Poetic Forms: 3. Ballad

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3. Ballad

By paraniodangel

Ballads are very rhythmic, like the backing beat of a song.

They are written in stanzas of four lines each in iambic beats, where lines 1 and 3 have four beats (da-DUM, da-DUM, da-DUM, da-DUM) and lines 2 and 4 have three beats (da-DUM, da-DUM, da-DUM). Lines 2 and 4 also rhyme.

Generally they're used for gruesome or funny stories, so a funny example is from Alice in Wonderland, the poem called 'You are Old Father William:

'You are old, Father William', the young man said,
'And your hair has become very white;
And yet you incessantly stand on your head --
Do you think, at your age, it is right?'

You can play around with the form a bit and rhyme in other places, and go for stanzas of six lines. Here's possibly the best known verse from The Walrus and the Carpenter, from Through the Looking Glass:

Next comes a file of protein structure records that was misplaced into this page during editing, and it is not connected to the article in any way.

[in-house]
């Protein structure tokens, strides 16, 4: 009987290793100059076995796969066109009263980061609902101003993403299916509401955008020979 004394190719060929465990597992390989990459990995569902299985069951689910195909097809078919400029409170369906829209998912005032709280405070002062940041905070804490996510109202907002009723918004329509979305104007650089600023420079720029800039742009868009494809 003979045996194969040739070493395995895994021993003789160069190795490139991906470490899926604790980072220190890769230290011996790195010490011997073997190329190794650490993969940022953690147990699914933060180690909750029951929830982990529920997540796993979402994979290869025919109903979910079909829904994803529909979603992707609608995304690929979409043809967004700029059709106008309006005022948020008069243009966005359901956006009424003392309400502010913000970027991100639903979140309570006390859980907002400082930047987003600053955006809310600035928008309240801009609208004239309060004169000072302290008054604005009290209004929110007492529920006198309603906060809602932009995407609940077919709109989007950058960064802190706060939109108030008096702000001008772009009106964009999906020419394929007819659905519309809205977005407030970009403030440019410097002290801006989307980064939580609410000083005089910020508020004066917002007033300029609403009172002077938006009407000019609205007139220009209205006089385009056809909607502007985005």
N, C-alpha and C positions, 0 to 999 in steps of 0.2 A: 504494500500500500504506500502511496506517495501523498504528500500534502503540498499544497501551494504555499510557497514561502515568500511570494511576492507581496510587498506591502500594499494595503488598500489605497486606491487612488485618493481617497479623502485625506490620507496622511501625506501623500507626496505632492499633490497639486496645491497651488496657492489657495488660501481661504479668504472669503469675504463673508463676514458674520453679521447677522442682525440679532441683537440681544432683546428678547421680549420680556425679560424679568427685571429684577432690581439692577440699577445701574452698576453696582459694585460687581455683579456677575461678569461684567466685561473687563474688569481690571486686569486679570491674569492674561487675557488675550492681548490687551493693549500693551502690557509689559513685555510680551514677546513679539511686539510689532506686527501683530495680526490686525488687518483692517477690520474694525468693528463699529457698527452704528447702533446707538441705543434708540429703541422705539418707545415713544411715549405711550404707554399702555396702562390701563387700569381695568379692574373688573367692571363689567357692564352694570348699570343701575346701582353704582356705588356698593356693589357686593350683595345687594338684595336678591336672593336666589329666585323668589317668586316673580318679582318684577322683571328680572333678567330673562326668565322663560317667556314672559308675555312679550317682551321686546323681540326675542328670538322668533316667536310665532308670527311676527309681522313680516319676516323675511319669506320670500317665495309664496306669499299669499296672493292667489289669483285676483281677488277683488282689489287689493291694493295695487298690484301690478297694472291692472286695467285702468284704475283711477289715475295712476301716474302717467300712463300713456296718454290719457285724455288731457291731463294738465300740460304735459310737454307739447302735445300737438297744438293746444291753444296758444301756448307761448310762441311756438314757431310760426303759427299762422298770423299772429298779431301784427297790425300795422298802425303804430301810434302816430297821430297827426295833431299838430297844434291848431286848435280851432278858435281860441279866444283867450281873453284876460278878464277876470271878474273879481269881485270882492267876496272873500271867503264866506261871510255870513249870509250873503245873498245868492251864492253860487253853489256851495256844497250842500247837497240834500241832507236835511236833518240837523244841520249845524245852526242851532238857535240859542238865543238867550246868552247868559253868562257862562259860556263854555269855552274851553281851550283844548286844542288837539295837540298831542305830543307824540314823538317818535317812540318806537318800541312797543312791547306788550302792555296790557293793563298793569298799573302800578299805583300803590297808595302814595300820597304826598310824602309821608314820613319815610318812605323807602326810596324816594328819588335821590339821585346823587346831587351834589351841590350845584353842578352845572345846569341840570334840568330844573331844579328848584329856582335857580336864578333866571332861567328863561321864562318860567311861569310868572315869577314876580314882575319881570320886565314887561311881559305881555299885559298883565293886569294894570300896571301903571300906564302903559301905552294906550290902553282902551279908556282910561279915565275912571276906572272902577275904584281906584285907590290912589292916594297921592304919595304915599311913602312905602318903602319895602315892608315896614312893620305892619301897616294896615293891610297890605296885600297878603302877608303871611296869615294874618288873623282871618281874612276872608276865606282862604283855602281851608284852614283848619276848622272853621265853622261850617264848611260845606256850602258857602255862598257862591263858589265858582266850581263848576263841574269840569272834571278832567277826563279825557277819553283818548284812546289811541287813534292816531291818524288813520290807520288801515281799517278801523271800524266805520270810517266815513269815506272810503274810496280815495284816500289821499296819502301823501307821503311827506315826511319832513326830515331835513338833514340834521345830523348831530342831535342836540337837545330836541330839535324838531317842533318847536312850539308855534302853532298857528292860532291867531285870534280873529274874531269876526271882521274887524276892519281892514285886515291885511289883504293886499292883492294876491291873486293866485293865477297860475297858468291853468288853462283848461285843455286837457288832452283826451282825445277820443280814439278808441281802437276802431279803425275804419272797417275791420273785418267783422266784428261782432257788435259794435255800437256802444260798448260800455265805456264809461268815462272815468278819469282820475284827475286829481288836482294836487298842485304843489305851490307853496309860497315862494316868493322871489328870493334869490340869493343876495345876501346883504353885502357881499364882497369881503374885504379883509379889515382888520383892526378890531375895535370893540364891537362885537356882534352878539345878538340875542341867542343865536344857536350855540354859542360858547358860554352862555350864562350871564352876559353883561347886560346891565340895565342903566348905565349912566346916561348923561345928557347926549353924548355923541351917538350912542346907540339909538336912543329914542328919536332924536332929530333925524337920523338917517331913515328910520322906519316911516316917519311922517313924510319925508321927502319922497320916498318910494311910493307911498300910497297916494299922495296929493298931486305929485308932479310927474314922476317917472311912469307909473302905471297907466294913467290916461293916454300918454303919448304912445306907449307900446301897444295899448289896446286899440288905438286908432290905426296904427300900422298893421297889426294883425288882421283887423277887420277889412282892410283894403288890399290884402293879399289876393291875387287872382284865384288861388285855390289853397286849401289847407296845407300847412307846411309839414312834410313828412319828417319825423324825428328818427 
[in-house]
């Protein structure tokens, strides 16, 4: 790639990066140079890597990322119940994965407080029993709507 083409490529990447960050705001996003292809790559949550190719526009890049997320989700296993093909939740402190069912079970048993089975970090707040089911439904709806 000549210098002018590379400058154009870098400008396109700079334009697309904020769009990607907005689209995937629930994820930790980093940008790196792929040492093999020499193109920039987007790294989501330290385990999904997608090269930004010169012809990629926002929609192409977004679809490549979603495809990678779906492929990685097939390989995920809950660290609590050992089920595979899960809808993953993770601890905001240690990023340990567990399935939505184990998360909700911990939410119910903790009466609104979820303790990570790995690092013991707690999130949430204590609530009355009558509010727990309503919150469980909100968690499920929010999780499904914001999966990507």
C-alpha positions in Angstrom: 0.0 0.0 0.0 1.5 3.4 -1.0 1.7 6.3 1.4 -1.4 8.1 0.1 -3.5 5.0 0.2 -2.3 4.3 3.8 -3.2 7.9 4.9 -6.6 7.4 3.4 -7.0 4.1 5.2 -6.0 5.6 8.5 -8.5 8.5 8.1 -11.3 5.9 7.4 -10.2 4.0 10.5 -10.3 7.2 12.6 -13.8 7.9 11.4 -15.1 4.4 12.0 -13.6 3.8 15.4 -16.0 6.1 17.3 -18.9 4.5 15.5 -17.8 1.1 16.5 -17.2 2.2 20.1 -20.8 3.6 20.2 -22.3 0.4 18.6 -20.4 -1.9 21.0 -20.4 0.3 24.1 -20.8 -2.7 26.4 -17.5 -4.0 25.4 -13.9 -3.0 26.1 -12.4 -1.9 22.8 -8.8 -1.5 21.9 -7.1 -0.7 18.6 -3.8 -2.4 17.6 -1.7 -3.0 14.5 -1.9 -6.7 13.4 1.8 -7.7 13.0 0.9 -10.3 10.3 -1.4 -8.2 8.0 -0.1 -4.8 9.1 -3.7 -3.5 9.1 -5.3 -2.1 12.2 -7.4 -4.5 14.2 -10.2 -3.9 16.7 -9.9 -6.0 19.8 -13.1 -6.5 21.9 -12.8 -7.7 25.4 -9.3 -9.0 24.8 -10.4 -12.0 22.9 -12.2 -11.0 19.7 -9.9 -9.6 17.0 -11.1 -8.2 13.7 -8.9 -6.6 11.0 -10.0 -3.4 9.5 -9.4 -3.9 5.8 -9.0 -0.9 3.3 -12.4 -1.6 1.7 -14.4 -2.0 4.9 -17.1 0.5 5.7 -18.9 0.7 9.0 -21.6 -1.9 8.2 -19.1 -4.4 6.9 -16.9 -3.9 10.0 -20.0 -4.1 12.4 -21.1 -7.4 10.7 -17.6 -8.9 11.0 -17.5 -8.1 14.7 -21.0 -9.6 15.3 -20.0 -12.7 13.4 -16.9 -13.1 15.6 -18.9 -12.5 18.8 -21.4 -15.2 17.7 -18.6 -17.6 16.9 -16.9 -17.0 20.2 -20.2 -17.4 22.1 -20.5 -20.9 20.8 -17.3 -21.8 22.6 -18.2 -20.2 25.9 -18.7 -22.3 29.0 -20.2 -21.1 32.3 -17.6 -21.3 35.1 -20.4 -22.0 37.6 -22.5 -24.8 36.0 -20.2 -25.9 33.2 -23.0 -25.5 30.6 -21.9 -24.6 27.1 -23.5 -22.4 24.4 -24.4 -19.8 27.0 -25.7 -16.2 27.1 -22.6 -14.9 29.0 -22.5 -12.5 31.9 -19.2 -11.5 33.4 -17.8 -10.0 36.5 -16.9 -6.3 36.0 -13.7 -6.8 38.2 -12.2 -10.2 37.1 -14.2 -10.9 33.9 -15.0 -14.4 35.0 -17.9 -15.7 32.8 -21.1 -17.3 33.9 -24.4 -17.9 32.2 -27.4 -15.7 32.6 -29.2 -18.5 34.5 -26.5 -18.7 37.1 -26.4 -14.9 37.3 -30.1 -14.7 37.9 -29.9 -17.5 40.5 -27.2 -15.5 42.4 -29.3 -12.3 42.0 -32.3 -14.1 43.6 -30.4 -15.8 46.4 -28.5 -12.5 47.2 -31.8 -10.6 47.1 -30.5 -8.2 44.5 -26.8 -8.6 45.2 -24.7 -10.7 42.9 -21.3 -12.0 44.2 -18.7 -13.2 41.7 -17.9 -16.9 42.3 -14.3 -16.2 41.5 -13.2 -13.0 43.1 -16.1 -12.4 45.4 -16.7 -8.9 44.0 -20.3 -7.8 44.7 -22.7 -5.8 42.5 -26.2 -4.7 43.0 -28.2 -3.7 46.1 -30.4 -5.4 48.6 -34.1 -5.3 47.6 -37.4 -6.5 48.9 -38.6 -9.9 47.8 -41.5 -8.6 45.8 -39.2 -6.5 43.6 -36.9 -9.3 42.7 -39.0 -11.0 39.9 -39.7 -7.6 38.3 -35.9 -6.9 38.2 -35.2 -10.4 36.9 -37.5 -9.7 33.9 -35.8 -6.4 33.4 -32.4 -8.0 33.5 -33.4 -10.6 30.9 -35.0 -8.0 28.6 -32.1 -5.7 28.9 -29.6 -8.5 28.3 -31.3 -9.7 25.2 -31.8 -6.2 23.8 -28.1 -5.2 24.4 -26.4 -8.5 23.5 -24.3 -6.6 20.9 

"The time has come," the Walrus said,
"To talk of many things:
Of shoes--and ships--and sealing-wax--
Of cabbages--and kings--
And why the sea is boiling hot--
And whether pigs have wings."

This is a work of fan fiction, written because the author has an abiding love for the works of J R R Tolkien. The characters, settings, places, and languages used in this work are the property of the Tolkien Estate, Tolkien Enterprises, and possibly New Line Cinema, except for certain original characters who belong to the author of the said work. The author will not receive any money or other remuneration for presenting the work on this archive site. The work is the intellectual property of the author, is available solely for the enjoyment of Henneth Annûn Story Archive readers, and may not be copied or redistributed by any means without the explicit written consent of the author.

Story Information

Author: fileg

Status: General

Completion: Work in Progress

Era: Other

Genre: Research Article

Rating: General

Last Updated: 02/01/04

Original Post: 06/12/03

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